Artivism in Nigeria to Fight Fossil Fuels

By Landry Ninteretse

“I have a dream
When our farm land will no longer be affected by mining activities
When our water are free from all manners of pollution
When mining pits shall be closed and reclaimed
I have a dream
When blessings from God, in the land and sea, will no longer be a curse
When Nigeria and the rest of the world will break free from fossil fuels
When man and nature shall become friendly again as in the time of Adam”

That quote is from one of the poems written during a two-day workshop focused on artivism tactics for climate actions, especially those focused on fighting fossil fuels.

Photo from the Break Free action in Nigeria. May 2016. Photo by Babawale Obayanju
Photo from the Break Free action in Nigeria. May 2016. Photo by Babawale Obayanju

Ten climate activists from Niger Delta and the federal capital of Abuja attended that workshop organized by 350 Africa in the lead up to the Break Free Campaign which consisted in incredible, diverse and courageous actions on the six continents to challenge the oil industry to keep fossil fuels in the ground. The participants are part of local non-profit environmental and climate groups and were selected to attend the workshop based on their strong motivation and interest in artivism.

As a co-facilitator, I was incredibly touched by their inspiration and creativity of participants. On the first day, they were able to write/create 15 songs and poems! Though these products were not entirely perfect, they demonstrated not only the huge potential and spontaneity within the participants but also their willingness and readiness to take action. We hope to continue refining these songs and poems and come up with final version which can be used during future local mobilisation events.

Either in ordinary English, broken English or local dialects, the songs and poems talked about the destruction caused by the extractive industry, the continuous environmental aggression/depletion of natural resources and the violation of human rights of impacted communities. But it wasn’t only negativity and pessimism. Songs and poems of these activists contained seeds of hope, solidarity and resistance.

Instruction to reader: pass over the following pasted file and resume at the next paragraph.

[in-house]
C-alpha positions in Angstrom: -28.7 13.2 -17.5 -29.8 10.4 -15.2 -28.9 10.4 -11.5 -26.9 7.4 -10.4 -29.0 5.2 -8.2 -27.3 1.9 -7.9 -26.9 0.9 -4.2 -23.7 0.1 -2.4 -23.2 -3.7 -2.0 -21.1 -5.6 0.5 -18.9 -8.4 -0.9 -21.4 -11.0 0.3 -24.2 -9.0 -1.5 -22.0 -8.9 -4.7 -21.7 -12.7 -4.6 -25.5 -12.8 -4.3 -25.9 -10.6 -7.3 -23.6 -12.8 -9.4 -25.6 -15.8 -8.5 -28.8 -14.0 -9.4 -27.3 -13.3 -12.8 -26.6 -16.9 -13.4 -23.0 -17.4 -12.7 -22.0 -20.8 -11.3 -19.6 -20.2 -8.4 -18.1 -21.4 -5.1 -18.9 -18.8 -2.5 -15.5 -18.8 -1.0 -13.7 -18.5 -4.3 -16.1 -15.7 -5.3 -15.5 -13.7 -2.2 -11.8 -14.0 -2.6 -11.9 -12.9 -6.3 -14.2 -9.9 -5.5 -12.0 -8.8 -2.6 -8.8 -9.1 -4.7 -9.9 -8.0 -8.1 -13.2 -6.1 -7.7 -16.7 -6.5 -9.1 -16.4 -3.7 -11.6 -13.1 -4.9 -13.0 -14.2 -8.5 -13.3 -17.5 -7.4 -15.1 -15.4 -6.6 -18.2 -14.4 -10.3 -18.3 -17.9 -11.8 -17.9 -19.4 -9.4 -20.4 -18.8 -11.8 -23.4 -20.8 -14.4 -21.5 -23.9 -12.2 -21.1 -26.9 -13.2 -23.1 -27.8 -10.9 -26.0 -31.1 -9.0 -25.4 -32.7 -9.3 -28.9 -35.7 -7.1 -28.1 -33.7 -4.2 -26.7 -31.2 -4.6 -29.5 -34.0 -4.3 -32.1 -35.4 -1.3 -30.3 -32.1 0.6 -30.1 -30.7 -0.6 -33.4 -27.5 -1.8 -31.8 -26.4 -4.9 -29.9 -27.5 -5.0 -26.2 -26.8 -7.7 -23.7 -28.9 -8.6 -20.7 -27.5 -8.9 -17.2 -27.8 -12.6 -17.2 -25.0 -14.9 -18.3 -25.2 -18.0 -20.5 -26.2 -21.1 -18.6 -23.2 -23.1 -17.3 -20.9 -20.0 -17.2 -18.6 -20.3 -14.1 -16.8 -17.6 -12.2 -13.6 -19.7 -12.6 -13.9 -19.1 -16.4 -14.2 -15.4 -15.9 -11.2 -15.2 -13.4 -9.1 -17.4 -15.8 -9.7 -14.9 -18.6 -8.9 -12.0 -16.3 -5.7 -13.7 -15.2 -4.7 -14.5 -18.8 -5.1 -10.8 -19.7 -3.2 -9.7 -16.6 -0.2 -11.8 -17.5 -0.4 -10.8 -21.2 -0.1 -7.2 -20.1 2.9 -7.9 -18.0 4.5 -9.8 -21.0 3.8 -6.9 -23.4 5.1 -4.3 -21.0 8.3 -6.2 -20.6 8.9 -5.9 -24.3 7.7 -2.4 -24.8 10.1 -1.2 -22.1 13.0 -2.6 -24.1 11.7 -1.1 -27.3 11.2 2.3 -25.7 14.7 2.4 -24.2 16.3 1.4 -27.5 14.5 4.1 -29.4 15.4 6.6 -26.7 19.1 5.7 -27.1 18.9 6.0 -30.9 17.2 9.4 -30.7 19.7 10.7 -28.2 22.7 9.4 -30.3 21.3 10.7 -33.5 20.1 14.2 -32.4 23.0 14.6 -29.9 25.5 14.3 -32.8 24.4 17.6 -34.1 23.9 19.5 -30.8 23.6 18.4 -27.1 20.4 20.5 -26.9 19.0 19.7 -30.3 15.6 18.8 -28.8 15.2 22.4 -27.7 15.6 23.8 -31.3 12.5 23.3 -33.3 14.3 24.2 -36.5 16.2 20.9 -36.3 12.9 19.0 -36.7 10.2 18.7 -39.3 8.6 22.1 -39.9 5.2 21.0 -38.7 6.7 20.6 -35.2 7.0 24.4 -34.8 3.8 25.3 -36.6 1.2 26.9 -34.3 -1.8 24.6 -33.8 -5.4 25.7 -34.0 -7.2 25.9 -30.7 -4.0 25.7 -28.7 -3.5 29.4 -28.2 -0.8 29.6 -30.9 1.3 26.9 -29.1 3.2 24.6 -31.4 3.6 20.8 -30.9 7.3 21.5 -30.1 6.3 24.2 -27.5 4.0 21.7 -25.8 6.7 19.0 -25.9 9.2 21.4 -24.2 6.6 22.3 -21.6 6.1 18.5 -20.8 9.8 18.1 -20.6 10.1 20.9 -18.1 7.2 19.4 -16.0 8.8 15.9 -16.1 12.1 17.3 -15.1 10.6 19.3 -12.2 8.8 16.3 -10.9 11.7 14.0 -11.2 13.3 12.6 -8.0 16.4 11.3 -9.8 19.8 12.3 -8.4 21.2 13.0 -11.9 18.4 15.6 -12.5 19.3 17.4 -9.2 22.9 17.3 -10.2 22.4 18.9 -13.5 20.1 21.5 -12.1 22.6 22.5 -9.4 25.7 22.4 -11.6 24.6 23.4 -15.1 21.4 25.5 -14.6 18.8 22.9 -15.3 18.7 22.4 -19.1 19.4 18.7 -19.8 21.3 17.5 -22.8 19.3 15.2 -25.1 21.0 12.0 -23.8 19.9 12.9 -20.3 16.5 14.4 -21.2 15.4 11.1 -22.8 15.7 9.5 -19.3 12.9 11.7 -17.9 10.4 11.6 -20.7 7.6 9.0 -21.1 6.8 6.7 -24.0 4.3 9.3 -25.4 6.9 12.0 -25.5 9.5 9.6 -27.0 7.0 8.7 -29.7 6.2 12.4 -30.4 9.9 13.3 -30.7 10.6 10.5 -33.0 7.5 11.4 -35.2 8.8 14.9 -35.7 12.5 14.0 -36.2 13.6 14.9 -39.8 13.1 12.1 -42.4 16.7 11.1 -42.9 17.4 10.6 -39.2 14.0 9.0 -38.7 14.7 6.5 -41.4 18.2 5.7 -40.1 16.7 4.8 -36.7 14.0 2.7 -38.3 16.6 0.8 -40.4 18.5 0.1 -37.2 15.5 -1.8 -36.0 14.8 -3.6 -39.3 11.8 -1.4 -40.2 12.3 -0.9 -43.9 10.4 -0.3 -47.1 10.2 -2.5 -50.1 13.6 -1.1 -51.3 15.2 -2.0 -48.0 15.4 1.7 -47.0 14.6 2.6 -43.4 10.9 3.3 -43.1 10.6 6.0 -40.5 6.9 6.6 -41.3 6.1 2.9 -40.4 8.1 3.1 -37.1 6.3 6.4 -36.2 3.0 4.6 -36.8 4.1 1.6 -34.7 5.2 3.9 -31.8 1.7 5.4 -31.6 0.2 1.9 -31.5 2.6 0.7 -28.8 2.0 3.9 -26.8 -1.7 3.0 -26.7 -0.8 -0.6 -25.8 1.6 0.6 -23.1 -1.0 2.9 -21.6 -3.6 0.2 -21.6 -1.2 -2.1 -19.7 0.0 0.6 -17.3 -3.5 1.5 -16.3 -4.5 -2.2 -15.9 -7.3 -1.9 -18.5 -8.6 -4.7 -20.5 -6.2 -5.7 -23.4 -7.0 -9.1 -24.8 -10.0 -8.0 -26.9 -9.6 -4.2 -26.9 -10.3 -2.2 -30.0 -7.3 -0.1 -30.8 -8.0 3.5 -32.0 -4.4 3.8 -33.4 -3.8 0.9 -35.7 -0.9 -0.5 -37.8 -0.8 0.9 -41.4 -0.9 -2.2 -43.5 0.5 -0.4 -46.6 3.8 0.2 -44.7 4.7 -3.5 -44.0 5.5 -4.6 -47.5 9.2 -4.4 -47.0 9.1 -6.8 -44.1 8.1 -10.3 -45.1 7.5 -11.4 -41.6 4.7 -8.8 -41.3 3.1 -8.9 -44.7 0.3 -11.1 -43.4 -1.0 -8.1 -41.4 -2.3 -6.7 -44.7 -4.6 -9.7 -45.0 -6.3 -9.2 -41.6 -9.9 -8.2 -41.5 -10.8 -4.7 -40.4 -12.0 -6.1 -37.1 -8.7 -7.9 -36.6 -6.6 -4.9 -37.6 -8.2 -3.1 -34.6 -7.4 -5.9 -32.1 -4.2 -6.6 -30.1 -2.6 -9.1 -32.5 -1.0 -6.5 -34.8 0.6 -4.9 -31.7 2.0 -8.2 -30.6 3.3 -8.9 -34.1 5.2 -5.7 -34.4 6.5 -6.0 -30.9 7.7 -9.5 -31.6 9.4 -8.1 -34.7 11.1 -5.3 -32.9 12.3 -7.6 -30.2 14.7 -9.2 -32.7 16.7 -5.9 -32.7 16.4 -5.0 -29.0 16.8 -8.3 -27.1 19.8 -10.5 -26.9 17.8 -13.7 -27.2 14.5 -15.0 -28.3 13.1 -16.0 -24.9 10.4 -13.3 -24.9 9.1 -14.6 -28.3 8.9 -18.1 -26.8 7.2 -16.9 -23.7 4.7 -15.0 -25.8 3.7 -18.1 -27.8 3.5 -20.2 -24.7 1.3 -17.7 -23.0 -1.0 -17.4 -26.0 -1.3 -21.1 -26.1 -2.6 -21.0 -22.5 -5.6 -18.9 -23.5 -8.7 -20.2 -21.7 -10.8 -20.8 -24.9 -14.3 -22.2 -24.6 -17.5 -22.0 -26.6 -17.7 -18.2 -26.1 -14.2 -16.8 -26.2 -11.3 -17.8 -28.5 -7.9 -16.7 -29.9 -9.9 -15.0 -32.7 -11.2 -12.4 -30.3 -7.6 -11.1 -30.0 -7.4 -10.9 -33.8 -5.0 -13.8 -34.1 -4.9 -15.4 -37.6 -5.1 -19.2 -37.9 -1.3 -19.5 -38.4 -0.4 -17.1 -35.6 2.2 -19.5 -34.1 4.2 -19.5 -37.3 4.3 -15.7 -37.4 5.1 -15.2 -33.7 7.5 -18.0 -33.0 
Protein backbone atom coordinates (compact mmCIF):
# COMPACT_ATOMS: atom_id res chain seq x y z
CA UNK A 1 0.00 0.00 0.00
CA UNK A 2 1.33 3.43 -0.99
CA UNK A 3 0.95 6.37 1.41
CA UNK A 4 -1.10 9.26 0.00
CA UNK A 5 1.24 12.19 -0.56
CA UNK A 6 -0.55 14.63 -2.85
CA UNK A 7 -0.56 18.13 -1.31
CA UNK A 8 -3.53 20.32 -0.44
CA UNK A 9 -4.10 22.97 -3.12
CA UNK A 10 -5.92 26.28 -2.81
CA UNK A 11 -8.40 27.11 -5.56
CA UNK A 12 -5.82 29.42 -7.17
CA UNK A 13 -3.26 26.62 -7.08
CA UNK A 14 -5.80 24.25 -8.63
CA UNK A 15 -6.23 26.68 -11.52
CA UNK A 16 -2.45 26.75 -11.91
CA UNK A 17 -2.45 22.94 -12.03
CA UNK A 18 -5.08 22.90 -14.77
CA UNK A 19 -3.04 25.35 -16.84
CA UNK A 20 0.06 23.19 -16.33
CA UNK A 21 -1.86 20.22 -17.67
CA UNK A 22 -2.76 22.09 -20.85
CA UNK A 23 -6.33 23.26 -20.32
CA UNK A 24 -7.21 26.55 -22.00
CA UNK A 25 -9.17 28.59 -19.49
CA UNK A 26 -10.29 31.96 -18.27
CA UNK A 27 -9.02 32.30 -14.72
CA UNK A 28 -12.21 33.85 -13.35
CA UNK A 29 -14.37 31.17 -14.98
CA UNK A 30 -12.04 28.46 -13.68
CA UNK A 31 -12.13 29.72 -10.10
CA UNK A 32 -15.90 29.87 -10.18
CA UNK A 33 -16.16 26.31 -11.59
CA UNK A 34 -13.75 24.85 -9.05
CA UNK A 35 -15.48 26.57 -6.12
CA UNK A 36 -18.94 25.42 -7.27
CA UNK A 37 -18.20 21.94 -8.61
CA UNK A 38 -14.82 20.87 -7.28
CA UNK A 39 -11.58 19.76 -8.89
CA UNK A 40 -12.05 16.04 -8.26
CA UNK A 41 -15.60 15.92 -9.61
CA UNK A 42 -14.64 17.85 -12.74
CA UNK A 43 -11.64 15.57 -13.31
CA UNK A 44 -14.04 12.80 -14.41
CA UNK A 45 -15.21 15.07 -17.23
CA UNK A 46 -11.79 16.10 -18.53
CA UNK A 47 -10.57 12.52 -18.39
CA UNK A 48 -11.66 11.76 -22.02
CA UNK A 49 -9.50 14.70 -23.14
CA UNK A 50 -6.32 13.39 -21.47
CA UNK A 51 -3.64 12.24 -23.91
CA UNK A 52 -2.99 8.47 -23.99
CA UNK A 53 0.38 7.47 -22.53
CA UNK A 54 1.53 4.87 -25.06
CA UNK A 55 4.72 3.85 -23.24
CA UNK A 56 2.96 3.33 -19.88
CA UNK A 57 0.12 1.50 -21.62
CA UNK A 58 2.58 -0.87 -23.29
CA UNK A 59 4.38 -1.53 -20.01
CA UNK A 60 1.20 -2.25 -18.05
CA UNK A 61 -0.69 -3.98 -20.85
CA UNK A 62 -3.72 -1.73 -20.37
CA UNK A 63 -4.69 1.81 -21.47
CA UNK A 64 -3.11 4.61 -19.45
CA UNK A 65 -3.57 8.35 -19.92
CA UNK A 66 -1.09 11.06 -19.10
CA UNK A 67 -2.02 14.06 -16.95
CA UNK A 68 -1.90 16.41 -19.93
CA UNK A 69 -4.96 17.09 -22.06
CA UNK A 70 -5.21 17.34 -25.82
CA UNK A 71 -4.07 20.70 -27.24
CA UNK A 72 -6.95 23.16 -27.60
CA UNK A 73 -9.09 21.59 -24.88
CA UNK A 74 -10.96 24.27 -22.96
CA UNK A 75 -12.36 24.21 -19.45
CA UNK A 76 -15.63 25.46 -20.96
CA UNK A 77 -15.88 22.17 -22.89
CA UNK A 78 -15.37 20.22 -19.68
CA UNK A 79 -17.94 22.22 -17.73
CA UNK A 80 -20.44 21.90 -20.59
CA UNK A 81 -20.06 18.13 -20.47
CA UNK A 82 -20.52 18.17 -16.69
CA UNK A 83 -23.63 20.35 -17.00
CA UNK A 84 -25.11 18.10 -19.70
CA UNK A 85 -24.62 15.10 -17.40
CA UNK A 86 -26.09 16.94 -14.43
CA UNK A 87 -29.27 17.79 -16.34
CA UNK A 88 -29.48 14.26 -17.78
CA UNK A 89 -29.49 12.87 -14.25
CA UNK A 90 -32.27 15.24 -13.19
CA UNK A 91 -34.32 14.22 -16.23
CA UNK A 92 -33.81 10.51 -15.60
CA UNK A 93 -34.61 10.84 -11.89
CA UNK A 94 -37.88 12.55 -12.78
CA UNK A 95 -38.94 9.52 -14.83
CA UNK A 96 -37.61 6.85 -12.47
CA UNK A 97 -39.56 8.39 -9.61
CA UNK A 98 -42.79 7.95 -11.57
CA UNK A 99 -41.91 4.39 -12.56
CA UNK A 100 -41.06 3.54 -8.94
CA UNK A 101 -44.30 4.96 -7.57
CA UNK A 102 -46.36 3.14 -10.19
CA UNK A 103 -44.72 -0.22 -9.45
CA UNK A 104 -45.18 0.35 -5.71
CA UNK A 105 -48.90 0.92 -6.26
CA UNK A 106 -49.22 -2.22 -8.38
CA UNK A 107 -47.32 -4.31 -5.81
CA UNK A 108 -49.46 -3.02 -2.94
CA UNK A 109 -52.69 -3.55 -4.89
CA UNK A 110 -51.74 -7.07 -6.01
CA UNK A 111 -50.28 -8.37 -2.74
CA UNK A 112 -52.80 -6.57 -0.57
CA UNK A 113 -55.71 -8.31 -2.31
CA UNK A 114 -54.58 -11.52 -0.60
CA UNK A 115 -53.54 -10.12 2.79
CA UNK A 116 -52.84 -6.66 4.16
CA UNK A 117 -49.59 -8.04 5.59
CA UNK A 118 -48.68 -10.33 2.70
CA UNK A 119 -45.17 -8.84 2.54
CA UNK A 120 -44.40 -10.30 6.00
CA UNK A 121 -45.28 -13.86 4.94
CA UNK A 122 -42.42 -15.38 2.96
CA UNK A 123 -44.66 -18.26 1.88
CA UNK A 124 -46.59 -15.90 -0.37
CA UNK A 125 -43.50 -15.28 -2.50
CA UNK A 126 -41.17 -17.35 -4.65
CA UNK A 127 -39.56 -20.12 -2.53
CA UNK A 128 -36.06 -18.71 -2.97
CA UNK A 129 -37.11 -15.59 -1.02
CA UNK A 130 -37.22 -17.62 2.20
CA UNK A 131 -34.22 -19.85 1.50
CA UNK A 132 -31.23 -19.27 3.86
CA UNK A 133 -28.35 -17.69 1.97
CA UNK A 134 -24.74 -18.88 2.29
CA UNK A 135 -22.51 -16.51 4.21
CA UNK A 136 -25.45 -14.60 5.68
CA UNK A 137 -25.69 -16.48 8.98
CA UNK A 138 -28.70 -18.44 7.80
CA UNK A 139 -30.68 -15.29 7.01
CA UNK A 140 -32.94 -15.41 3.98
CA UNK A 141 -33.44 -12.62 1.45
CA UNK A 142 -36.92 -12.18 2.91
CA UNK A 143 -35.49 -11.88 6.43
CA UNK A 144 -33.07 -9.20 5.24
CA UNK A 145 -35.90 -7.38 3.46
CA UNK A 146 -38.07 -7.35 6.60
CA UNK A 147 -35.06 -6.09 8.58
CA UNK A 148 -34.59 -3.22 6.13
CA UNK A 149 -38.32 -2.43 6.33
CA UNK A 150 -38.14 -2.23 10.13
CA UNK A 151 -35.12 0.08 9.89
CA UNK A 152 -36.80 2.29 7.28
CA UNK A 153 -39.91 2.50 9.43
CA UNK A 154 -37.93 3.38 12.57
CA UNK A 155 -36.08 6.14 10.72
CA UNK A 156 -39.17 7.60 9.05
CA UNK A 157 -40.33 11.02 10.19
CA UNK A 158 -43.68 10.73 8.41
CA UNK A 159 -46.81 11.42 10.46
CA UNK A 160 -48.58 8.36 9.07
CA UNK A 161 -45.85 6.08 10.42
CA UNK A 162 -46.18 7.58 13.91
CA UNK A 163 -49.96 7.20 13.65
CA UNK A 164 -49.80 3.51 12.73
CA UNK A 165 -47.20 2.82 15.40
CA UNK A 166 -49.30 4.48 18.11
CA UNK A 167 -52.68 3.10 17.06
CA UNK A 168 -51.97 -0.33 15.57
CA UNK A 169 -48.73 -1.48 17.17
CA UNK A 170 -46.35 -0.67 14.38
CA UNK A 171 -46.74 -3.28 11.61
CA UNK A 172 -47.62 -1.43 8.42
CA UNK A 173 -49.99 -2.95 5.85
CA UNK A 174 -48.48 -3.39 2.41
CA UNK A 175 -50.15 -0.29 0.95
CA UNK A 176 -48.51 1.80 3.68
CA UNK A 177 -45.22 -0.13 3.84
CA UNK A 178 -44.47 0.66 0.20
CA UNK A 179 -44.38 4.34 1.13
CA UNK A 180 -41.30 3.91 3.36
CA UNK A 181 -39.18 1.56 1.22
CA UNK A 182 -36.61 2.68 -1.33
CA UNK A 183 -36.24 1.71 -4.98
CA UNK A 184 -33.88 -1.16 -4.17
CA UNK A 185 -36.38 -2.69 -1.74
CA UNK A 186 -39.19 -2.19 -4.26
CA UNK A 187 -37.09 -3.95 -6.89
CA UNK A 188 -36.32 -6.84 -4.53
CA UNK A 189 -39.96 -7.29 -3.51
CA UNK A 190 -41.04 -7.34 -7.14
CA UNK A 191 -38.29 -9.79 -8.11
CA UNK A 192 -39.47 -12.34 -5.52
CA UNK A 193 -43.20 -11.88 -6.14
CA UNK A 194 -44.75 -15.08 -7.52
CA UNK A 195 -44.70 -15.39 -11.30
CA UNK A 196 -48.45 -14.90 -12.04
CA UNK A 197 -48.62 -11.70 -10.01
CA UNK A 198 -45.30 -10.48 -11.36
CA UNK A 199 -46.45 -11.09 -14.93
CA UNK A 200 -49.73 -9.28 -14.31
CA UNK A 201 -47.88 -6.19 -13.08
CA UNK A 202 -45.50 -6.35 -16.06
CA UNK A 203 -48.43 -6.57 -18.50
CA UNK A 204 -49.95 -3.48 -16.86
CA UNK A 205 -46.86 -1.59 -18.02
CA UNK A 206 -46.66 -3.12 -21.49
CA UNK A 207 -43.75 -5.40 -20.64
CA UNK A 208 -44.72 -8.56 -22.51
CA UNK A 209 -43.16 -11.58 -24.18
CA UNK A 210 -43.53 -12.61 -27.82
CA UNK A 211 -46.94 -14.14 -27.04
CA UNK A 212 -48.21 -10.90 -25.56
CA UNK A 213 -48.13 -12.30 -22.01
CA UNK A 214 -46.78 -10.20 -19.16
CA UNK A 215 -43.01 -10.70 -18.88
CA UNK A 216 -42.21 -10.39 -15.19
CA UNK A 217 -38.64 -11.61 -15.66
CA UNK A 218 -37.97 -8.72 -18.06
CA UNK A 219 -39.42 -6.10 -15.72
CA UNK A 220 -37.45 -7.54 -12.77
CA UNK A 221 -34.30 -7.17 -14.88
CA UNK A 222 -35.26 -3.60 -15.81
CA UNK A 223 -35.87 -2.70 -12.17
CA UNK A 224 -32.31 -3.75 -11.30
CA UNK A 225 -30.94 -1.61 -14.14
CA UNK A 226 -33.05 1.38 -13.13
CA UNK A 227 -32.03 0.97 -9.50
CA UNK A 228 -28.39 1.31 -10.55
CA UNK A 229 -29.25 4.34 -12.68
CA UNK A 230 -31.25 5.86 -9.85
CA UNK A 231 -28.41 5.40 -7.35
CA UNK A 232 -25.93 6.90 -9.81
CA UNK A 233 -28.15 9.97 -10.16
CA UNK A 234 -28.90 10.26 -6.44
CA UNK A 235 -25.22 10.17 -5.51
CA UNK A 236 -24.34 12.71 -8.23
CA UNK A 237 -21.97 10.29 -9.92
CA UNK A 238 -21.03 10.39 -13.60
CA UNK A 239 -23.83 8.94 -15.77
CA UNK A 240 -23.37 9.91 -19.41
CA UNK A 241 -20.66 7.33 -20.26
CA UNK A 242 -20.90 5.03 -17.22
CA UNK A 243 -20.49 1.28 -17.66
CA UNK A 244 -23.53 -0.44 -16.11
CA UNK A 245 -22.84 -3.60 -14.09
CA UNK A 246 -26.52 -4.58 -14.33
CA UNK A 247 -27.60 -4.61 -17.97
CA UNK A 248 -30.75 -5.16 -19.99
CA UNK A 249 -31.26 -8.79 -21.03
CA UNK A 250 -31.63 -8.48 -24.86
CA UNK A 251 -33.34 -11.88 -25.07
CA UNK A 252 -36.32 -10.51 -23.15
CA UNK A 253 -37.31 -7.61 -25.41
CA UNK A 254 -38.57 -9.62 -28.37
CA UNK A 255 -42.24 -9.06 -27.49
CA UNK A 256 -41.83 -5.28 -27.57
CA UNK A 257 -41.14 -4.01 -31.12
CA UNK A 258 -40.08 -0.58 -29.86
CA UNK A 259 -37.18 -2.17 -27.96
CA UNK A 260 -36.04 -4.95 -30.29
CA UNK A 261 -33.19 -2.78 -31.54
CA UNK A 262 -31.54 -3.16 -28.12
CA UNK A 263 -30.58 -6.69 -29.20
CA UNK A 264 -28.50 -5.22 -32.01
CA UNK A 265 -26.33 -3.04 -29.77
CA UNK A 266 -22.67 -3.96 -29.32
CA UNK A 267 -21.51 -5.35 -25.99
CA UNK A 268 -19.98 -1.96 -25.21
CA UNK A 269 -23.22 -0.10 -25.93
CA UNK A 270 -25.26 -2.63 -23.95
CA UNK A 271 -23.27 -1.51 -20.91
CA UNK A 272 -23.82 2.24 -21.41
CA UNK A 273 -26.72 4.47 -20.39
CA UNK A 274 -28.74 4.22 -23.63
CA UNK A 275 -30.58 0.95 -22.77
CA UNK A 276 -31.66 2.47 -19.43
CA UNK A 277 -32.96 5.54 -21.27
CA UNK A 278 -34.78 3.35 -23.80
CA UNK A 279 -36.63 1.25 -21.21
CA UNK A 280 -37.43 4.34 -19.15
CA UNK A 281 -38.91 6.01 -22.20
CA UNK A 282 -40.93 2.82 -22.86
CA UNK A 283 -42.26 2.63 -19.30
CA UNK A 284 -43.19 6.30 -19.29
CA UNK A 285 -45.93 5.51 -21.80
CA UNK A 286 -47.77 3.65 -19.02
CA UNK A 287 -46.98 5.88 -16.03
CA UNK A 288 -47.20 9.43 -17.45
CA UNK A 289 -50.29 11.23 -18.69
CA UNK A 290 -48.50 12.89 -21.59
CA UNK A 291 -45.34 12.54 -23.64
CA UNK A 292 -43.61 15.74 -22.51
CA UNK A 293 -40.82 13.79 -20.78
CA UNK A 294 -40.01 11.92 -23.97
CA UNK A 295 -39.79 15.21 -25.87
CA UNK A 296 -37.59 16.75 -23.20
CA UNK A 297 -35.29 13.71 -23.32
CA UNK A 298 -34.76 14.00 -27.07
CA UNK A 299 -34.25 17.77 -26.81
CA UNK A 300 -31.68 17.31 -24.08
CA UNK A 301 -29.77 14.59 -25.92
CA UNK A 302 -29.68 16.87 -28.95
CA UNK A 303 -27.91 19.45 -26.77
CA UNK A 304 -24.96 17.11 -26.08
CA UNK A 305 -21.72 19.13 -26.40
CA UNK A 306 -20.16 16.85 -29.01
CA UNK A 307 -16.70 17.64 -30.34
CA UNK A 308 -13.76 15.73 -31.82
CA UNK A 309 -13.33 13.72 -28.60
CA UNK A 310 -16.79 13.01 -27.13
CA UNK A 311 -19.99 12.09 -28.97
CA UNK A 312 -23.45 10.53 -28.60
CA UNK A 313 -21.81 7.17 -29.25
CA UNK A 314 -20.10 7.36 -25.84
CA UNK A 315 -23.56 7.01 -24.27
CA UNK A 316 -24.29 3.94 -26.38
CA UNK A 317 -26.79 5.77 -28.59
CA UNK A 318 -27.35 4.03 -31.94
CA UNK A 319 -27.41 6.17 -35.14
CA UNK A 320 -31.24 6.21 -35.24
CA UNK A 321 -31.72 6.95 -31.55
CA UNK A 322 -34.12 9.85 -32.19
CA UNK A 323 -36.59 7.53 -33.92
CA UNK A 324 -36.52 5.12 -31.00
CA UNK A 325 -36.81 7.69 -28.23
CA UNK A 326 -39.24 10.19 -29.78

My dream for the nature — poem by Oliver
We want climate justice now — song by Glory Song
Mother earth cries out — poem by David

During the break, one participant approached me and asked why we have decided to run an artivism workshop. I explained that 350 Africa has recently identified the use of artivism (Art and Activism) as a key component to mobilize urban and rural communities, youths, farmers and impacted oil and coal-field communities and to build up their resistance to an industry which has caused and is still causing unprecedented human and environmental ravages.

Artists, in any given society, are influential figures, who can bring attention to all kind of issues.
Photo from the Break Free action in Nigeria. May 2016. Photo by Babawale Obayanju

350 Africa has been using artivism at its events, and has built a good relationship with different groups of artists over the past few years. This relationship has sparked new potential for 350 Africa and other social justice movements to spread its climate justice message to a larger, youthful audience. In other parts of this continent, extremely rich in terms of traditions and cultures, songs, poetry and drama are increasingly being used to first create community awareness on environmental issues and then build resistance against a gradual invasive oil and coal industry.

This first workshop empowered participants in the struggle against the oil industry for Break Free and beyond. Because our intention is to gradual touch and mobilize diverse categories of populations and ensure that the combined forces of business and politics cannot continue unchallenged. And we have never seen a great way of engagement than artivism!